Top 10 Places to Visit when Sailing around Sardinia

Capo Testa, Sardinia

If you’re a first-time sailor to Sardinia, check out the northern part first, and later you can explore the south as well. Here is our suggestion for a route in the north, but choose your starting point depending on where you come from.

Start off your Sardinia sailing tour from the port of Alghero in the north-west and continue to the eastern coast. Alghero is a historic town with many Catalan influences, as it was under Catalan rule for quite some time in the past. The main sights include the Alghero Cathedral and other sacral buildings, the city walls, towers and bastions.

Alghero, Sardinia

If you have extra time on shore, visit the nearby Palmavera with the remains of the nuraghe – megalithic building structures from the prehistoric Nuraghe era (1500 BC).

Sailing north from Alghero you come to Capo Caccia, probably best known for a number of caves, both under and above water, the most famous being Neptune’s Grotto. Apart from impressive stalactites and stalagmites, the cave also has a saltwater lake inside. Capo Caccia is a sight to remember, as it has large cliffs, reaching up to 300 m in height.

Capo Caccia, Sardinia

Further north lies the small town of Stintino, with its two impressive beaches: La Pelosa and La Pelosetta. Just across the town is the island of Asinara, an Italian national park since 1997. Bear in mind that swimming is allowed only on three beaches on the island and docking is prohibited for private boats.

La Pelosa, Stintino, Sardinia

Sailing to the west of the island, you will reach the medieval town of Castelsardo, which has remained intact due to its particular position on a rocky promontory above the sea. The sights include archeological remains such as the Domus the Janas (House of Fairies), the nuraghe, the Doria Castle and several more. The town boasts beautiful beaches and has a marina with around 500 berths.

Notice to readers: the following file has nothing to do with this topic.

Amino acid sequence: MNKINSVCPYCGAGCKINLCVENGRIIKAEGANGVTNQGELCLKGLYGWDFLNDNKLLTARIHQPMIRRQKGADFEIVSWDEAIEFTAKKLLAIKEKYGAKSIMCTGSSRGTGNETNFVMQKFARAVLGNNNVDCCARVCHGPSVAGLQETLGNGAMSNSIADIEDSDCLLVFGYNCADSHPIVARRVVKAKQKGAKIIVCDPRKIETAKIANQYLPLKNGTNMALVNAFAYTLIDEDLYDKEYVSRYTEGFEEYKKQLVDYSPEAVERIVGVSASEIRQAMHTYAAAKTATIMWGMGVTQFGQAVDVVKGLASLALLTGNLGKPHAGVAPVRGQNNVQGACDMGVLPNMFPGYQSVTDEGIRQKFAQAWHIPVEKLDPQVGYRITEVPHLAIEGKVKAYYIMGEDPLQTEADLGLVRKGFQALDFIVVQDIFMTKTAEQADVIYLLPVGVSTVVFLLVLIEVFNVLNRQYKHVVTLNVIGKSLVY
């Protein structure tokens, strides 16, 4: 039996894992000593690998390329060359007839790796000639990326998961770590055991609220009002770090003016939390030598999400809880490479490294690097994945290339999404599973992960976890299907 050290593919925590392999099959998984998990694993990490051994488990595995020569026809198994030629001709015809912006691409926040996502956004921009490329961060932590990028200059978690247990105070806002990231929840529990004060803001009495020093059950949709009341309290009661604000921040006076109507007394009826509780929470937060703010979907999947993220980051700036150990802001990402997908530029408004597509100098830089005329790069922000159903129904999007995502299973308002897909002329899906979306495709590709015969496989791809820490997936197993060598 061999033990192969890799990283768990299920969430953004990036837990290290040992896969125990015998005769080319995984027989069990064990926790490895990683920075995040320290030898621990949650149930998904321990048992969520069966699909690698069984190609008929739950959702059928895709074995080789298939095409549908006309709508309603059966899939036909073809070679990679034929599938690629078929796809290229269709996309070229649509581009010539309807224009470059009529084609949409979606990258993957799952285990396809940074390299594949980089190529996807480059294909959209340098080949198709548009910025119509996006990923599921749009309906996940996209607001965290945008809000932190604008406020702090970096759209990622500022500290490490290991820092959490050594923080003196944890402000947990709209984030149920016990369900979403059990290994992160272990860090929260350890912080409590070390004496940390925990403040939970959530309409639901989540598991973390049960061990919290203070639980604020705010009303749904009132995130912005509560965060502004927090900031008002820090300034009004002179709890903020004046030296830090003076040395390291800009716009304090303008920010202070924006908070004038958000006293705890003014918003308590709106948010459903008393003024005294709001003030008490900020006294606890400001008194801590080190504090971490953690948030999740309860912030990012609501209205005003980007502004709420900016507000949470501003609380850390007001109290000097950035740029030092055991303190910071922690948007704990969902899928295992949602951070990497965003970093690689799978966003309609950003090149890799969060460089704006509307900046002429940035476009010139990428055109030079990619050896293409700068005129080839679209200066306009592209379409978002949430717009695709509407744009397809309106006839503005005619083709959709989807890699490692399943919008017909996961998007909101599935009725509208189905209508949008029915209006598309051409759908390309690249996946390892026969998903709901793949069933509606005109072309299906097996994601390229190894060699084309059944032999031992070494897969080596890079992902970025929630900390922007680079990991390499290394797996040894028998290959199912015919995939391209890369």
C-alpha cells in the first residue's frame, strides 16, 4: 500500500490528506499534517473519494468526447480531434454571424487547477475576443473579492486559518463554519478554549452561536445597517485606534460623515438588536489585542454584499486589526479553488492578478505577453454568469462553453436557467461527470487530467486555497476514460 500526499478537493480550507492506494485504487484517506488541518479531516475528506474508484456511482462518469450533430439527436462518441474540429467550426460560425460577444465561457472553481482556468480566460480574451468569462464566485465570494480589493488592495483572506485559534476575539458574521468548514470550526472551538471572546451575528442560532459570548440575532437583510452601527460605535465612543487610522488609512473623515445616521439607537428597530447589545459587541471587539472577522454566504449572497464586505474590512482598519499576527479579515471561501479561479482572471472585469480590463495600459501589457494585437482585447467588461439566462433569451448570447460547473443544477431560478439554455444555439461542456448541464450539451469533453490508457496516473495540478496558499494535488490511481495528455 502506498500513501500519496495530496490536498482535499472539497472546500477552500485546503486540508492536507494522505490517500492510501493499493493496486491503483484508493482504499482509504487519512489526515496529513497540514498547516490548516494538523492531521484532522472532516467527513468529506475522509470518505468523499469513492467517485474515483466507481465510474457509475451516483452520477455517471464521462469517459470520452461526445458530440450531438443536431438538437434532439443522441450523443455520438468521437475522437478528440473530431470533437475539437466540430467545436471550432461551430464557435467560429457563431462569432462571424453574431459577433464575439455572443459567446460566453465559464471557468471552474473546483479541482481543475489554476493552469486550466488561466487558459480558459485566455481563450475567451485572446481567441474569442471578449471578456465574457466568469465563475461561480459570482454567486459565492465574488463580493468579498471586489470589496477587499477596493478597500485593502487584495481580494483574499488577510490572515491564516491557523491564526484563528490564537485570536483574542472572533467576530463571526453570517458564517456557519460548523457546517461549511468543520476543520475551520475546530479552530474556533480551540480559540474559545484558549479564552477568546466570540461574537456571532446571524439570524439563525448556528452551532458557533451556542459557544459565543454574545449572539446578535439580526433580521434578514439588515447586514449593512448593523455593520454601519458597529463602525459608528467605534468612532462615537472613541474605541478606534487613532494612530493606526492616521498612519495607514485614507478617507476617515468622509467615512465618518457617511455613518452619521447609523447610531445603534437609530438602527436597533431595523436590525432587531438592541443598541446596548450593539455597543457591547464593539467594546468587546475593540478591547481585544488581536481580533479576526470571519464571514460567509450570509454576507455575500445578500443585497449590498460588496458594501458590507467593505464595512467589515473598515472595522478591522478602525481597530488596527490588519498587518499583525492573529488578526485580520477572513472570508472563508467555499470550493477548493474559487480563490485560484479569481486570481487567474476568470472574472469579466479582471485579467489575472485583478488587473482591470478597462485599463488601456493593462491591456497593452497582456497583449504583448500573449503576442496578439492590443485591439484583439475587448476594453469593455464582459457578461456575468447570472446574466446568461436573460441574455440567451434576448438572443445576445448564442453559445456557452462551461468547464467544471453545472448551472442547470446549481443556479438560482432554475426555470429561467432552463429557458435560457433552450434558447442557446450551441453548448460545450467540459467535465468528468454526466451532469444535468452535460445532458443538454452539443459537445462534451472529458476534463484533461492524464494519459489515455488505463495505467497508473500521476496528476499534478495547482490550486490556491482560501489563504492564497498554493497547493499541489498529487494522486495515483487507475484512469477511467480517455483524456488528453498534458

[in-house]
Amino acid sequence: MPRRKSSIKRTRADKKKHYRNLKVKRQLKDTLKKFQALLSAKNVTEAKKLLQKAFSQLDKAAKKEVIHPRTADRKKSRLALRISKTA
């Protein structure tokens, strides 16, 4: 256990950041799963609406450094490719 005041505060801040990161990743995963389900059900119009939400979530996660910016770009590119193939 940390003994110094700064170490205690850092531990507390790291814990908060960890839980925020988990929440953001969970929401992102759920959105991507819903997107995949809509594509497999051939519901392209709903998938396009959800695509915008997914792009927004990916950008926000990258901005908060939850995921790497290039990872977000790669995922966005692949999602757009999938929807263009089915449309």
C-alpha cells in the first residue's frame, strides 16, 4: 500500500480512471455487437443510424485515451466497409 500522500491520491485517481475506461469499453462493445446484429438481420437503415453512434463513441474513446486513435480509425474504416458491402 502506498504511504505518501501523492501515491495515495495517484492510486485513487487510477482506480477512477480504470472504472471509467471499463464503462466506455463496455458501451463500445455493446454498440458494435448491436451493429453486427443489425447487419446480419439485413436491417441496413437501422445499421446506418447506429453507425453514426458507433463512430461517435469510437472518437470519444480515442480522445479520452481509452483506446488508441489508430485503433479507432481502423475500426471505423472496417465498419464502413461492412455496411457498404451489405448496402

The next stop on your yacht charter vacation could be Santa Teresa di Gallura, the northernmost port of Sardinia, famous for beautiful beaches with white sand and crystal clear water. One of them is the Rena Bianca beach, just north of the town.

Santa Teresa Beach, Rena Bianca, Sardinia

Not far away is the town of Palau, bordering on Sardinia’s Emerald Coast. Its main feature are small bays and secluded beaches with rocky islands scattered in the water. Opposite Palau lies the Maddalena Archipelago with seven main islands and a number of smaller islets. The whole archipelago was proclaimed a national park in 1994 and is one of the most unspoilt areas in Sardinia. It has amazing beaches with clear blue waters and an almost Caribbean feel.

Cala Corsara, Maddalena Archipelago, Sardinia

You cannot leave Sardinia without visiting the Costa Smeralda and seeing what all the fuss is about. Sail to Porto Cervo, its center, developed by Aga Khan in the 60s. Although it is rather exclusive and visited by celebrities and other prominent people, it is worth a visit, at least to see large luxury yachts anchored in the marina.

Costa Smeralda, Sardinia

End your route in Olbia, the island’s economic center. Visit the National Archeological Museum, the Fausto Noce Park or the Riu Mulinu nuraghe, or explore the beaches a bit outside the town.

For more information on sailing around Italy and its amazing islands as well as chartering yacht there, check out our specialized page with details on an Italian yacht charter.

Explore your options and enjoy the best sailing vacation

 

Antonia Tomašić

Antonia Tomašić

Travel writer. Food writer. Sailor.

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